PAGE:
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concrete. good compressive, poor tensile strength.
idea: to give concrete directional microstructure.
using a ferromagnetic component of the mixture,
a magnetic field to which it will align.
Make it better?
ok. Coat the ferromagnetic material in a cement
retarder (sugar usually) possibly with a slow release
[vfrackis, Jan 03 2013]
||This would be an amazing, revolutionary new building
material right up until the point somebody realized that
this is what pre-stressed rebar is for.
||Having it couched as such might temper my derision,
||How is this "directional microstructure" supposed to help?
||I know it's difficult to imagine, but some people actually
believe that order is better than chaos.
||//How is this "directional microstructure"
supposed to help?//
||I'm not saying the idea would work, but imparting
a "grain" to an otherwise amorphous material is
||A lot of our construction technology is based on
beams and columns, where strength in one
direction is much
more important than strength in another*. Thus,
you are going to reinforce concrete beams with
some sort of fibre, you want the fibres aligned
along the beam; if they're randomly orientated, a
lot of their tensile strength is wasted. This, of
course, is why conventional pre-stressed or
reinforced concrete beams have the tensile
members predominantly along the long axis.
||(The rest of it is based on shells, where strength
in two directions is more important than strength
in the third.)
||directional micro structure would help to realize new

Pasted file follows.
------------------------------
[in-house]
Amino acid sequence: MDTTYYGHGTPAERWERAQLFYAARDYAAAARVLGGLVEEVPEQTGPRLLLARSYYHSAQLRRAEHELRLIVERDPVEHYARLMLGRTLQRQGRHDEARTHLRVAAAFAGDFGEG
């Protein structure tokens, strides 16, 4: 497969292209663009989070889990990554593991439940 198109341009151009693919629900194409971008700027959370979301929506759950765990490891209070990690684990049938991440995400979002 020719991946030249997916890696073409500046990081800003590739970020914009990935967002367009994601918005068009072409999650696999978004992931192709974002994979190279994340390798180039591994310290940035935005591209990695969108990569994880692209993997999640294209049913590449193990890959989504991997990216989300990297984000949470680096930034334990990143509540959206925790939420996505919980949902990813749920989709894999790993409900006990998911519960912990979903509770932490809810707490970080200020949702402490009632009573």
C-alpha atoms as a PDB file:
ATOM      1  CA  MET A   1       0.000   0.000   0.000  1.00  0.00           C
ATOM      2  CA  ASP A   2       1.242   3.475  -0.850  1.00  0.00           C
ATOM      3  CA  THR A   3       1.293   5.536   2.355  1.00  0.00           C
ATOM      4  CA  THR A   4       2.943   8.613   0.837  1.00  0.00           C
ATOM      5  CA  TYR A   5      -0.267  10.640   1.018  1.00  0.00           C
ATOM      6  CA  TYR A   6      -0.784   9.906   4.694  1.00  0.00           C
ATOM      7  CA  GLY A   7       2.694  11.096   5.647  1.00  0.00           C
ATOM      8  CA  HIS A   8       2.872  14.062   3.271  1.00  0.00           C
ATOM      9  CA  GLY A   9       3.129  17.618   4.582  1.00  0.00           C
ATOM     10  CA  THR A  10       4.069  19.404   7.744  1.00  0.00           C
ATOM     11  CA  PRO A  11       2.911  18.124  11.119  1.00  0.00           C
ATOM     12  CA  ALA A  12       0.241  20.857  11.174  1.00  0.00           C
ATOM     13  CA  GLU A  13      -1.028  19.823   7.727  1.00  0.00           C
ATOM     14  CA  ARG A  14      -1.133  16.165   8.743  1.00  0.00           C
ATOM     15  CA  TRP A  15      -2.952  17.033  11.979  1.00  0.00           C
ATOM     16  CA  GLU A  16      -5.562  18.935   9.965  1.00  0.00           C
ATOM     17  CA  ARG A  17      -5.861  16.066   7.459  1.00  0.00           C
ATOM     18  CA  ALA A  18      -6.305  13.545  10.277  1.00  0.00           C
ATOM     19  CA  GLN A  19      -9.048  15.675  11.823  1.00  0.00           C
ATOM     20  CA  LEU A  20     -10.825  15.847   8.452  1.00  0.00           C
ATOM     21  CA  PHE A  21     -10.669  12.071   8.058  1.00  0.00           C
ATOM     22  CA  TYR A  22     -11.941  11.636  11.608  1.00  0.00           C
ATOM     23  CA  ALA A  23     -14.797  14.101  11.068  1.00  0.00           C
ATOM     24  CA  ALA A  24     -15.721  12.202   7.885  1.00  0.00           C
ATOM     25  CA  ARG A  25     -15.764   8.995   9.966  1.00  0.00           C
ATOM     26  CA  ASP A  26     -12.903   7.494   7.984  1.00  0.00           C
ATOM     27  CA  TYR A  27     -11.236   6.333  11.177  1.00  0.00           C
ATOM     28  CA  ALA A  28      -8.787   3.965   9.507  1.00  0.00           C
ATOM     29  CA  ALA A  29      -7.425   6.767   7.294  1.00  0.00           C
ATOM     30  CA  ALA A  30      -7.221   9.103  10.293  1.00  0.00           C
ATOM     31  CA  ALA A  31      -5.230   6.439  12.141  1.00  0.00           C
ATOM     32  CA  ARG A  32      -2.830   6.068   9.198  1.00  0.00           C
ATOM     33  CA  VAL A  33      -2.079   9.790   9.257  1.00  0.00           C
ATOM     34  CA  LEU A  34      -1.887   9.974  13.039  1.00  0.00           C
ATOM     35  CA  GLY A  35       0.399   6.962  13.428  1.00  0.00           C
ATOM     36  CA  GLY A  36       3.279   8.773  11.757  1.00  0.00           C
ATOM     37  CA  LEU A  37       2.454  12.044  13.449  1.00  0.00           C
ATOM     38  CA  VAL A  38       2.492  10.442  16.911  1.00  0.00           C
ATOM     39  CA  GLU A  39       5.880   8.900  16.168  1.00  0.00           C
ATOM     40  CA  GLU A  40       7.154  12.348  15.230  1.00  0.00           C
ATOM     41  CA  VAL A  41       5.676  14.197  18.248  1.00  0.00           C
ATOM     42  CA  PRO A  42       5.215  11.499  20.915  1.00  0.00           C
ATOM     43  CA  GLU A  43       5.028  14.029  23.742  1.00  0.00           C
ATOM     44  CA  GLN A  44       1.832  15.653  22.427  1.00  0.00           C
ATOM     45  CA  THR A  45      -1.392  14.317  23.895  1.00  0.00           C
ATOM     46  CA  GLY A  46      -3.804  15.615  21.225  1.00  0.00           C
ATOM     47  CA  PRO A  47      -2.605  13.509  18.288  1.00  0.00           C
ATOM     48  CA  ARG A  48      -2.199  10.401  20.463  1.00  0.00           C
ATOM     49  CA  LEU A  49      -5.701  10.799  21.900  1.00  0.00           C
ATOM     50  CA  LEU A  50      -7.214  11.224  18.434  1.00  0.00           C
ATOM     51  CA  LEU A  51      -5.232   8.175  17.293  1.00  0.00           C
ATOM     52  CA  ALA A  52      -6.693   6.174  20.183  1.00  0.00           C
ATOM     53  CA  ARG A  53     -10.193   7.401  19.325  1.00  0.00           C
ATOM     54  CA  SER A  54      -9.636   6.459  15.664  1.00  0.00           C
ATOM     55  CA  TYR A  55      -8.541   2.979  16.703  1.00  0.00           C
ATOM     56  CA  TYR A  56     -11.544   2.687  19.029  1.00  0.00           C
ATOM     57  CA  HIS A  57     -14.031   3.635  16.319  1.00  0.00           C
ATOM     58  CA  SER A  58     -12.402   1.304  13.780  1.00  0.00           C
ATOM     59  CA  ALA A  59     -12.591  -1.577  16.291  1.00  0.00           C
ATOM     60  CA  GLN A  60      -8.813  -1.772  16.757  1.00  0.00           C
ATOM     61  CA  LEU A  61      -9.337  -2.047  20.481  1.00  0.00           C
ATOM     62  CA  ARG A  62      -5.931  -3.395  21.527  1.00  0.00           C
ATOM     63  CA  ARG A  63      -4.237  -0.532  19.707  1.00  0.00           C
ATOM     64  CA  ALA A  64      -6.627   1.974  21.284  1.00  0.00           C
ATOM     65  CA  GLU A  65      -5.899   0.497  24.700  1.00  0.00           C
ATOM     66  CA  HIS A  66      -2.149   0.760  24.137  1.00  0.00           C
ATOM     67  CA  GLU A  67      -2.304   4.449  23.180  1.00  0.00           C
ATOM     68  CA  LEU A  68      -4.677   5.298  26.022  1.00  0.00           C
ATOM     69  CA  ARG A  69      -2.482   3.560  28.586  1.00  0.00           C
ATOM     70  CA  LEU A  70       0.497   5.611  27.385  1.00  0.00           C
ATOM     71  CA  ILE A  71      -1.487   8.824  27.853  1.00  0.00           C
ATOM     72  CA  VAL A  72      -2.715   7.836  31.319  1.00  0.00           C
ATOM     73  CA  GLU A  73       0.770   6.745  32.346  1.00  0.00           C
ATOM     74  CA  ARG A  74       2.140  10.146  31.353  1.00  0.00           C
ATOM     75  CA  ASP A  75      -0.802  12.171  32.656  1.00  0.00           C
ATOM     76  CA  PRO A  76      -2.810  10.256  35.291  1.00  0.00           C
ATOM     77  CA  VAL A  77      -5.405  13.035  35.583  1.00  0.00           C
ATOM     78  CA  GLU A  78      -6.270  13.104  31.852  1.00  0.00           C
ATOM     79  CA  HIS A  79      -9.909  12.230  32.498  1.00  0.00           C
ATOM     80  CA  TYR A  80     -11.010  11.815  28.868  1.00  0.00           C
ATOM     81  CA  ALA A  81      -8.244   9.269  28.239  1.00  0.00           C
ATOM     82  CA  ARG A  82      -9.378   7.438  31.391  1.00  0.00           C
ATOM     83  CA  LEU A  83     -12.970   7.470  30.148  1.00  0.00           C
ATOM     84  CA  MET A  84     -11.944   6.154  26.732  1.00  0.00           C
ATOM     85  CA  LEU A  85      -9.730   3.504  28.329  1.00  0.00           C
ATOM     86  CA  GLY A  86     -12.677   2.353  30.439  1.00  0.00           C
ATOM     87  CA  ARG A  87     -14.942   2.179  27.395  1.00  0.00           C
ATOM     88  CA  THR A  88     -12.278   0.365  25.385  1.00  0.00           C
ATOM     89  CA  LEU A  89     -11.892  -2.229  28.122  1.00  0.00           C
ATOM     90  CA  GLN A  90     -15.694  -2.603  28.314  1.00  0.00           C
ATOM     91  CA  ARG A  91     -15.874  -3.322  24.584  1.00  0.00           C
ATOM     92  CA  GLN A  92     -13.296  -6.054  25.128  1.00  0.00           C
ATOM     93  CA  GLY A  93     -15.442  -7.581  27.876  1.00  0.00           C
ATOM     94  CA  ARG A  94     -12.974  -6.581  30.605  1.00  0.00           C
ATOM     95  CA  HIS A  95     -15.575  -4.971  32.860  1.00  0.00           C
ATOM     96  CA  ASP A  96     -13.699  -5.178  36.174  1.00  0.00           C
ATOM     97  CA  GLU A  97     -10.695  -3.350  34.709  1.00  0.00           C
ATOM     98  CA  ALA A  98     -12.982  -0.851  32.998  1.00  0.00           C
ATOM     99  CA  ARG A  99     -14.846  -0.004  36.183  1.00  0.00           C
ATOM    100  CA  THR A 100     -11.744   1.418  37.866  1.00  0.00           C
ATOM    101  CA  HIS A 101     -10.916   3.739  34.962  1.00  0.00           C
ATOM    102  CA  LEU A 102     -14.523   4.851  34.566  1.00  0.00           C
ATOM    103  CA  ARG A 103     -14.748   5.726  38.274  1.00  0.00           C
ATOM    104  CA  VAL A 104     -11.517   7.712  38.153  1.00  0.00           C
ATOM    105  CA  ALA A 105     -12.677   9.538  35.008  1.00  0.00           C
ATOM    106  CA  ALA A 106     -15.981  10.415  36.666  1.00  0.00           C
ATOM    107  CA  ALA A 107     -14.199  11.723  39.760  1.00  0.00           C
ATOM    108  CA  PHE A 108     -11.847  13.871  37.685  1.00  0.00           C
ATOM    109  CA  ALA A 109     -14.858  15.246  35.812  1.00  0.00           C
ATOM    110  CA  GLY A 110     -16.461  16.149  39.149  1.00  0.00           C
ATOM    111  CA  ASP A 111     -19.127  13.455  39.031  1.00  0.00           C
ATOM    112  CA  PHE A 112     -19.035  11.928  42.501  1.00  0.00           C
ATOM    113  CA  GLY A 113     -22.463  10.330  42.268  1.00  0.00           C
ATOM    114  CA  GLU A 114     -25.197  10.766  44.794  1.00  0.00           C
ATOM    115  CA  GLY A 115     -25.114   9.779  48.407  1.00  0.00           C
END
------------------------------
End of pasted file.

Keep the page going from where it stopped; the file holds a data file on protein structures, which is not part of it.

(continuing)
properties. I read of a metallurgy project in which the
atomic structure of particular materials was atom by
atom manually aligned the results were "new"
previously unknown to science like incredible strength
or hardness. The one example I remember as standing
out was I think aluminum or zinc (not sure) became
diaphanous after the process was completed.
It was cool stuff
||That said I think all concrete has a directional micro
structure that is aligned to the earths magnetic field
One of the ways that they(they =geologists) know that
magnetic poles have in the past flipped (measurably
approximately every 600,000 years) is that molten
rock that solidified within a particular magnetic field
had a different magnetic signature than others or
something like that, it was a significant discovery way
back in the 20th century
||I see this being useful where a foundation needs to
hold up a house or other weight, but also needs to
be flexible during floods or frost heaves. It could
bend temporarily and not break, all while staying rigid
in the other direction. Houses of the future thank
you. Also I have heard of instances where they infuse
plastic into concrete to keep it flexible, but that's in